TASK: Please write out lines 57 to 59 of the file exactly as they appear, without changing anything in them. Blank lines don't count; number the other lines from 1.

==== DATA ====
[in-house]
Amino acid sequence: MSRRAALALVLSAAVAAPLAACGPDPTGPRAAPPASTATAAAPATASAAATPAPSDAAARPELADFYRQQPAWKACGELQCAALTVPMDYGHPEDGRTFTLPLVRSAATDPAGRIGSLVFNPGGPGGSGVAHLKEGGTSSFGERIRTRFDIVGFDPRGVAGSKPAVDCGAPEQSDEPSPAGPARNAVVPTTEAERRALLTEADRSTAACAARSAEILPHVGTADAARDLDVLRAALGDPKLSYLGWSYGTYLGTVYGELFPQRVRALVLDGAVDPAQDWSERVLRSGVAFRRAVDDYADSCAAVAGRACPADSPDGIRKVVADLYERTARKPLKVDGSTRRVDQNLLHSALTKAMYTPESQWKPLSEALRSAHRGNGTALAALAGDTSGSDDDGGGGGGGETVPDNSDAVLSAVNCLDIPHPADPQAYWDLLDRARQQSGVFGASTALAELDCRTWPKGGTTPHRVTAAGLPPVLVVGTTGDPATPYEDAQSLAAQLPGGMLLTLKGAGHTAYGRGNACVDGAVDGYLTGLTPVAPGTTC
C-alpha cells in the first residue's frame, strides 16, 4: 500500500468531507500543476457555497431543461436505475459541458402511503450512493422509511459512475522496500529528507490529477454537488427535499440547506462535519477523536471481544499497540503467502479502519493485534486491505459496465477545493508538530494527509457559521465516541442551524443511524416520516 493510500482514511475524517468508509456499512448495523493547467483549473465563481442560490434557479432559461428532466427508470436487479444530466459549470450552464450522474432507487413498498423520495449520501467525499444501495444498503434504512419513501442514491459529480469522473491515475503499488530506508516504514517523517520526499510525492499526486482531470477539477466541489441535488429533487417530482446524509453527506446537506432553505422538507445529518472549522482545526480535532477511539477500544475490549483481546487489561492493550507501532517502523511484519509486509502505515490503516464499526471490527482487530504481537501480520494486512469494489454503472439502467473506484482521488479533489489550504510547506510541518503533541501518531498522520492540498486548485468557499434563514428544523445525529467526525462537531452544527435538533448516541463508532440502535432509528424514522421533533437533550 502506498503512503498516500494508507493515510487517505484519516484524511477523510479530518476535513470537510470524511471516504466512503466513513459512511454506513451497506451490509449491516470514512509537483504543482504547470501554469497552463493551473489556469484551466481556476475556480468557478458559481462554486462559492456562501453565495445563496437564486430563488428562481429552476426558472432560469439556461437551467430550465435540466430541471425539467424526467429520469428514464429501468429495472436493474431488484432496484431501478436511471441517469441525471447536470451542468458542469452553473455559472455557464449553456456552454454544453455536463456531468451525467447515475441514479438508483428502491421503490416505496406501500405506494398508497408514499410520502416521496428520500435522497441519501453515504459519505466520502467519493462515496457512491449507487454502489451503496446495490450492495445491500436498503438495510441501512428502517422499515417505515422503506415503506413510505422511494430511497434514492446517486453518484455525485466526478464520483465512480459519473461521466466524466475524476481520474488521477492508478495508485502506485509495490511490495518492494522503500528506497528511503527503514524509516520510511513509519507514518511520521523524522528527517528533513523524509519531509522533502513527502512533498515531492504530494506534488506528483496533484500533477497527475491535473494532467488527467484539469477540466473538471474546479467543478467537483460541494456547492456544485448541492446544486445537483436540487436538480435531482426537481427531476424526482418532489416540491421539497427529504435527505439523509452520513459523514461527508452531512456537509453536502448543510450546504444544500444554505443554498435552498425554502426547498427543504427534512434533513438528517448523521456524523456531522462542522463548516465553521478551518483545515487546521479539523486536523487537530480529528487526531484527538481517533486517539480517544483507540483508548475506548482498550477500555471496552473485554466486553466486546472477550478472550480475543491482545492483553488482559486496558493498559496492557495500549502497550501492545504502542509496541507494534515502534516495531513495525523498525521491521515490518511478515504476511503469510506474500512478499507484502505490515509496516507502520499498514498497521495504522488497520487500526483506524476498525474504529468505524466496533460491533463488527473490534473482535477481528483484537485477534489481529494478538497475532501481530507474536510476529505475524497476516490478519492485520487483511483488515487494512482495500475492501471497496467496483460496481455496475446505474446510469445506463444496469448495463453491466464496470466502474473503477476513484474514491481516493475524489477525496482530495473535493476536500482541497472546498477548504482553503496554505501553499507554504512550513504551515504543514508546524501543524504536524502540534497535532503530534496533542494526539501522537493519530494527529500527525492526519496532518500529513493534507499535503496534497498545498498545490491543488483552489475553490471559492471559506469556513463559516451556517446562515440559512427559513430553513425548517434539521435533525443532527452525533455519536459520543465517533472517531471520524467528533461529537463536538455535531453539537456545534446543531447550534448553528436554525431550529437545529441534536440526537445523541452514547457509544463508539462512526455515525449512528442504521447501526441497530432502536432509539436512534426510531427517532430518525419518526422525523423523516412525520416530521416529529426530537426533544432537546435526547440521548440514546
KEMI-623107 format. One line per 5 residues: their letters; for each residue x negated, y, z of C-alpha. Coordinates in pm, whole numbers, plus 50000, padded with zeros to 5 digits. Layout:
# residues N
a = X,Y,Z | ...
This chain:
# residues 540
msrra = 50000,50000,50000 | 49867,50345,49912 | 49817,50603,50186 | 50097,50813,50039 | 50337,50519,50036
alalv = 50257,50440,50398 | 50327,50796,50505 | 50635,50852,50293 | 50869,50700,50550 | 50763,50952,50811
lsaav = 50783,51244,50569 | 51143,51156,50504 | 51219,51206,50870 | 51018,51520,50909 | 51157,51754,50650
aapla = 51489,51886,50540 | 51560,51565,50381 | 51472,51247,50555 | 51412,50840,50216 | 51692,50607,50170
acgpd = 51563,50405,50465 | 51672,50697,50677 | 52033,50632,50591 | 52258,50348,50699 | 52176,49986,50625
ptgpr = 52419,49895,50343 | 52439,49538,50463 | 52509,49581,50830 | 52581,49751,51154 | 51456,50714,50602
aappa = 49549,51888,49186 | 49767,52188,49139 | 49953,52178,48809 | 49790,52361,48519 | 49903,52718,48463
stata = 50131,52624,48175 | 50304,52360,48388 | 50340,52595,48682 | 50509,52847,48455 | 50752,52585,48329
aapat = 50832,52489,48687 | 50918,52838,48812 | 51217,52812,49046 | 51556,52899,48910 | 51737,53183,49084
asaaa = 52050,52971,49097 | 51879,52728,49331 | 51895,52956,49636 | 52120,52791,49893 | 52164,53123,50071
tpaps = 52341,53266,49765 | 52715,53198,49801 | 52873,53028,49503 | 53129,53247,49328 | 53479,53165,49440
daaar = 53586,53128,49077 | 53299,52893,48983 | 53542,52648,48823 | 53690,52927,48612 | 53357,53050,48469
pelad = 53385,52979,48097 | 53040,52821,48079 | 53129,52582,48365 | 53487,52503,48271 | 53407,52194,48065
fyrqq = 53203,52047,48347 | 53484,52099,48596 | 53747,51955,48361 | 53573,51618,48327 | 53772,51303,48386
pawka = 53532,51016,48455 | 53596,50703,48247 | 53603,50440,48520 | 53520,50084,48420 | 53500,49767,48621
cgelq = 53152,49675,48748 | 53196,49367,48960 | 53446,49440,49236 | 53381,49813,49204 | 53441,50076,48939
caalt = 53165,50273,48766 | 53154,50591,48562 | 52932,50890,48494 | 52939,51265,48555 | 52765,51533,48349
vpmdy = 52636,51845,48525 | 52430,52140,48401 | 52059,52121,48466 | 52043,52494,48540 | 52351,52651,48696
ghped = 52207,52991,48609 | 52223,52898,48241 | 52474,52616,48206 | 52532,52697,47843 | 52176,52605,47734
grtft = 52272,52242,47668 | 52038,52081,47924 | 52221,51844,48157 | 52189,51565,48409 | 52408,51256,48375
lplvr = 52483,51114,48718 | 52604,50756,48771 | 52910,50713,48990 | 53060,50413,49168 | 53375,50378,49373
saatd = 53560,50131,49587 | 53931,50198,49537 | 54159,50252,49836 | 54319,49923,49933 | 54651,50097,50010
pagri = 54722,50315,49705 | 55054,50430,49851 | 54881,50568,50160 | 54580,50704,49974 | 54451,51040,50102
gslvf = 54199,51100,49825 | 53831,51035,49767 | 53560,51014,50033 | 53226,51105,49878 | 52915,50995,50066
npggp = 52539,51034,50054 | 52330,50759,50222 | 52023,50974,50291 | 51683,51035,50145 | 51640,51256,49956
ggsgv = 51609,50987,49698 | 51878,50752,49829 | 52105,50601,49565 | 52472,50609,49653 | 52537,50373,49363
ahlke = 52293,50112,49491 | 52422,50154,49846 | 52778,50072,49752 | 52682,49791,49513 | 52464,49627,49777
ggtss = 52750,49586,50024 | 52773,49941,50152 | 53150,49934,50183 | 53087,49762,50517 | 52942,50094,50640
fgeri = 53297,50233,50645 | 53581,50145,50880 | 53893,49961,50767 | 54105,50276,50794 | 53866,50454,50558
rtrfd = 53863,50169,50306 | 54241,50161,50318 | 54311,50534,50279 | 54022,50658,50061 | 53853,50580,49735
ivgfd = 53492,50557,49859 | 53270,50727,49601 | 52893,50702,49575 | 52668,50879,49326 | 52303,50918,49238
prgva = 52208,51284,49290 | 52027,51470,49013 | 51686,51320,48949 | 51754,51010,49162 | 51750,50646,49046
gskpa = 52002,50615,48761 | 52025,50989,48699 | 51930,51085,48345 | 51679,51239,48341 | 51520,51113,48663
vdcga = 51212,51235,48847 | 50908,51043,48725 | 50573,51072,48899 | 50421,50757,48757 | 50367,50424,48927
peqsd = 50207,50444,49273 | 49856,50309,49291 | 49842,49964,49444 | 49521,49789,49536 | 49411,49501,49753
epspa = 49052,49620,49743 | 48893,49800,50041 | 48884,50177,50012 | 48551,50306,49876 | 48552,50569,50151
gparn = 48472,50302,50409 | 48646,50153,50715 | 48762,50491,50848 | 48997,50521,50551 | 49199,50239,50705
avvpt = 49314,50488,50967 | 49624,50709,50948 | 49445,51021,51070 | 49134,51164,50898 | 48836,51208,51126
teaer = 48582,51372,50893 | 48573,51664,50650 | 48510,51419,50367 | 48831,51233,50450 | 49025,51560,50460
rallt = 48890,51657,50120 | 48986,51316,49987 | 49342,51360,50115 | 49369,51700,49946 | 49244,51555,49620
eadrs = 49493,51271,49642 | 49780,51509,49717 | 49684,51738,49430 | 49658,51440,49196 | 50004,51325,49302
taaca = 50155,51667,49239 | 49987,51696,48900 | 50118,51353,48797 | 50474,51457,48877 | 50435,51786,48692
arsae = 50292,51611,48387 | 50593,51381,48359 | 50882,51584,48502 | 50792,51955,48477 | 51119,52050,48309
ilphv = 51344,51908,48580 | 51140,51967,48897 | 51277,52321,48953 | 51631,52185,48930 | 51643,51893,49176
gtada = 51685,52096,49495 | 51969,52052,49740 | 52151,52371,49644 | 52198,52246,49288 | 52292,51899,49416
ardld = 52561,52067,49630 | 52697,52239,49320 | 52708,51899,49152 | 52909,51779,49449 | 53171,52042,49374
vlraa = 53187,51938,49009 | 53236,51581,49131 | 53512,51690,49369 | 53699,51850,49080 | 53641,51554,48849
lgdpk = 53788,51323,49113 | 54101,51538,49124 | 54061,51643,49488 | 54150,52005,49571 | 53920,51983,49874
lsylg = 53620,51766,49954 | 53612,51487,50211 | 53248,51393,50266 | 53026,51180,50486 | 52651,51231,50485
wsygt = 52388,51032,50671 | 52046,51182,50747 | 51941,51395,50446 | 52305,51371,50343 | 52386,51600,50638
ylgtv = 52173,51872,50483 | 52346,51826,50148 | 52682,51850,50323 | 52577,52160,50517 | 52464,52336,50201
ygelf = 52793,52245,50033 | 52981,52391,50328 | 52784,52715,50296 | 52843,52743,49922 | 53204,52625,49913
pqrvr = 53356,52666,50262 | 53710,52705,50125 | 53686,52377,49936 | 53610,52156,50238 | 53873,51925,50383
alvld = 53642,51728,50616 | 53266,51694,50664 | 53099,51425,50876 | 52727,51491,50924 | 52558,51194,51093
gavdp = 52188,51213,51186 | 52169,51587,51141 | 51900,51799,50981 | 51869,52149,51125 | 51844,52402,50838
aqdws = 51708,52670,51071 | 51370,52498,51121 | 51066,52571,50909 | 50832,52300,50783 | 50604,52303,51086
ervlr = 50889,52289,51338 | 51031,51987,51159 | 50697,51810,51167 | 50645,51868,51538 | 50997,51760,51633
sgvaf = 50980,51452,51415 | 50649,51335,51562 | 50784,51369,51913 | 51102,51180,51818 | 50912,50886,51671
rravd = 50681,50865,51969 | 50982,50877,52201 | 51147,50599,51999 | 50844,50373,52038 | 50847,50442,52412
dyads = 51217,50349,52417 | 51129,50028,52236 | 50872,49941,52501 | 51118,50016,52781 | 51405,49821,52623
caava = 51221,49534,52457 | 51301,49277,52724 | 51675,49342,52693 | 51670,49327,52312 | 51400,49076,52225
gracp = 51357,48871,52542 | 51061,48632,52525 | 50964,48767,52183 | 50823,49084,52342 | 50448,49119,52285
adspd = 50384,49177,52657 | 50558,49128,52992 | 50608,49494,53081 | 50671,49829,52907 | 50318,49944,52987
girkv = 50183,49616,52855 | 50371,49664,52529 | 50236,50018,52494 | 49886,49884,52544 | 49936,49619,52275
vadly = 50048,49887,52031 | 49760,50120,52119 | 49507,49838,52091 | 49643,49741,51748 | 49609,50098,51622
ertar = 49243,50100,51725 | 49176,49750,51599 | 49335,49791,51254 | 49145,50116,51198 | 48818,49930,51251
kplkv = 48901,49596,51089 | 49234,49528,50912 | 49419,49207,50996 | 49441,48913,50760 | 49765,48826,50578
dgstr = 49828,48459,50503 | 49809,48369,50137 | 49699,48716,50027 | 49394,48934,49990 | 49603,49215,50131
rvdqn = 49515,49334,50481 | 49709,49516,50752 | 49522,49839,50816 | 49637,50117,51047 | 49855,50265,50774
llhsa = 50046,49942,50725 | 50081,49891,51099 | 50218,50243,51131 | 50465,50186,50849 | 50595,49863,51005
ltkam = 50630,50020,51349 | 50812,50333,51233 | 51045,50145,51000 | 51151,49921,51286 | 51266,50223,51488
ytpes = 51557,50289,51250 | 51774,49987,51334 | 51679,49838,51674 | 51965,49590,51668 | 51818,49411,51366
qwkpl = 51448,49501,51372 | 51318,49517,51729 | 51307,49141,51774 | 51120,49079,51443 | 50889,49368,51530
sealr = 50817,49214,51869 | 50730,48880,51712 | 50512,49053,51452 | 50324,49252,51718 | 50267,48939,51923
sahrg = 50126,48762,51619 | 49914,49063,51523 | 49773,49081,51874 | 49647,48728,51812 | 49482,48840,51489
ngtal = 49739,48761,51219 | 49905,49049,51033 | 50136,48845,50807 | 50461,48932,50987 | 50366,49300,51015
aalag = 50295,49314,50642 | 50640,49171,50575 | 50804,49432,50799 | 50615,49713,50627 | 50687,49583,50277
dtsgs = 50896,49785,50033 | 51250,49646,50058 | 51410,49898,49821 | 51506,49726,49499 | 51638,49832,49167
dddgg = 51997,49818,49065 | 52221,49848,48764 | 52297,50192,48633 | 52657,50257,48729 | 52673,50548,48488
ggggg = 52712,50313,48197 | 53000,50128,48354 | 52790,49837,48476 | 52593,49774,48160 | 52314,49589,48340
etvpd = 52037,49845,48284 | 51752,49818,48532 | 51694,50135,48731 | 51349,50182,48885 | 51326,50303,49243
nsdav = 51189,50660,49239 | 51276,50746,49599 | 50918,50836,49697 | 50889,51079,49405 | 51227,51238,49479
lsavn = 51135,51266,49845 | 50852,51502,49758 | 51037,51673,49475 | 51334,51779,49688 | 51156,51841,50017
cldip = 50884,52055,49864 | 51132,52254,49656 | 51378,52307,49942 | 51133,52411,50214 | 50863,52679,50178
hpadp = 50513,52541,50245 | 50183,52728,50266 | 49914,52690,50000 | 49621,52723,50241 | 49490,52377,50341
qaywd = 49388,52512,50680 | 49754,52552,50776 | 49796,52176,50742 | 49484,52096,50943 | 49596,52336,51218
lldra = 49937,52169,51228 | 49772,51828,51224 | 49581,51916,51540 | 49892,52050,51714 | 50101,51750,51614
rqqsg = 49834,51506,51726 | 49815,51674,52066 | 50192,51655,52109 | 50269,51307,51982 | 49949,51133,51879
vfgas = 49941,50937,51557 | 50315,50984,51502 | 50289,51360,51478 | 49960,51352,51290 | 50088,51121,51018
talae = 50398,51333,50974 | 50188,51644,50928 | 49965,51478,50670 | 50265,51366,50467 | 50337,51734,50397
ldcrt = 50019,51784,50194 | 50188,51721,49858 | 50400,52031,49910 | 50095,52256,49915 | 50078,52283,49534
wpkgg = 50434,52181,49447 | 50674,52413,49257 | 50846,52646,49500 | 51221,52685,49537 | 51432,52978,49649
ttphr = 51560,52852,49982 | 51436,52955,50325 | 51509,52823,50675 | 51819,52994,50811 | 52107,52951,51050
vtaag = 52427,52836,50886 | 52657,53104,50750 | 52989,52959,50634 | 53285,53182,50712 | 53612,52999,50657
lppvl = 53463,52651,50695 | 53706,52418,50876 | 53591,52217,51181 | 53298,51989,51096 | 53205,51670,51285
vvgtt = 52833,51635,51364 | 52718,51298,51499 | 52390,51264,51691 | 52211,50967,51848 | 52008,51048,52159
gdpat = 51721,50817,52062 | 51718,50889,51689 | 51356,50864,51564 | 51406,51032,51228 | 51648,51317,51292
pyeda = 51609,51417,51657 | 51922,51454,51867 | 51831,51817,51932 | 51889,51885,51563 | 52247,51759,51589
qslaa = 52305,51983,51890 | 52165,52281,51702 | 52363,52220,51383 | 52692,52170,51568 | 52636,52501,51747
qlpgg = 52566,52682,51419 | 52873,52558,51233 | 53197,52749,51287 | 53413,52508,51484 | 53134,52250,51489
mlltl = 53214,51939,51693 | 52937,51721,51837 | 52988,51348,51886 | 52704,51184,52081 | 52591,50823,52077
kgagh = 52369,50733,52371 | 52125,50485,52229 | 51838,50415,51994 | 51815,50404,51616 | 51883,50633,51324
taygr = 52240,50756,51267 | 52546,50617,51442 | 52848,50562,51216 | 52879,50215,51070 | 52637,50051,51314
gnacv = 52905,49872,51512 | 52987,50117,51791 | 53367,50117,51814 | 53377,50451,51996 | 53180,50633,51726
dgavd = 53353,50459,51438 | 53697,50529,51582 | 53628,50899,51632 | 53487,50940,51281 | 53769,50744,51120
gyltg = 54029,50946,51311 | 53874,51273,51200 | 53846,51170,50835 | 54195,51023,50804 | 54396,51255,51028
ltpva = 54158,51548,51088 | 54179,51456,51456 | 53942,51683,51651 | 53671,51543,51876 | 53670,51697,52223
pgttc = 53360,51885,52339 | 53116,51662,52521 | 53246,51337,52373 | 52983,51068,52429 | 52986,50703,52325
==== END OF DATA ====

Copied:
lsylg = 53620,51766,49954 | 53612,51487,50211 | 53248,51393,50266 | 53026,51180,50486 | 52651,51231,50485
wsygt = 52388,51032,50671 | 52046,51182,50747 | 51941,51395,50446 | 52305,51371,50343 | 52386,51600,50638
ylgtv = 52173,51872,50483 | 52346,51826,50148 | 52682,51850,50323 | 52577,52160,50517 | 52464,52336,50201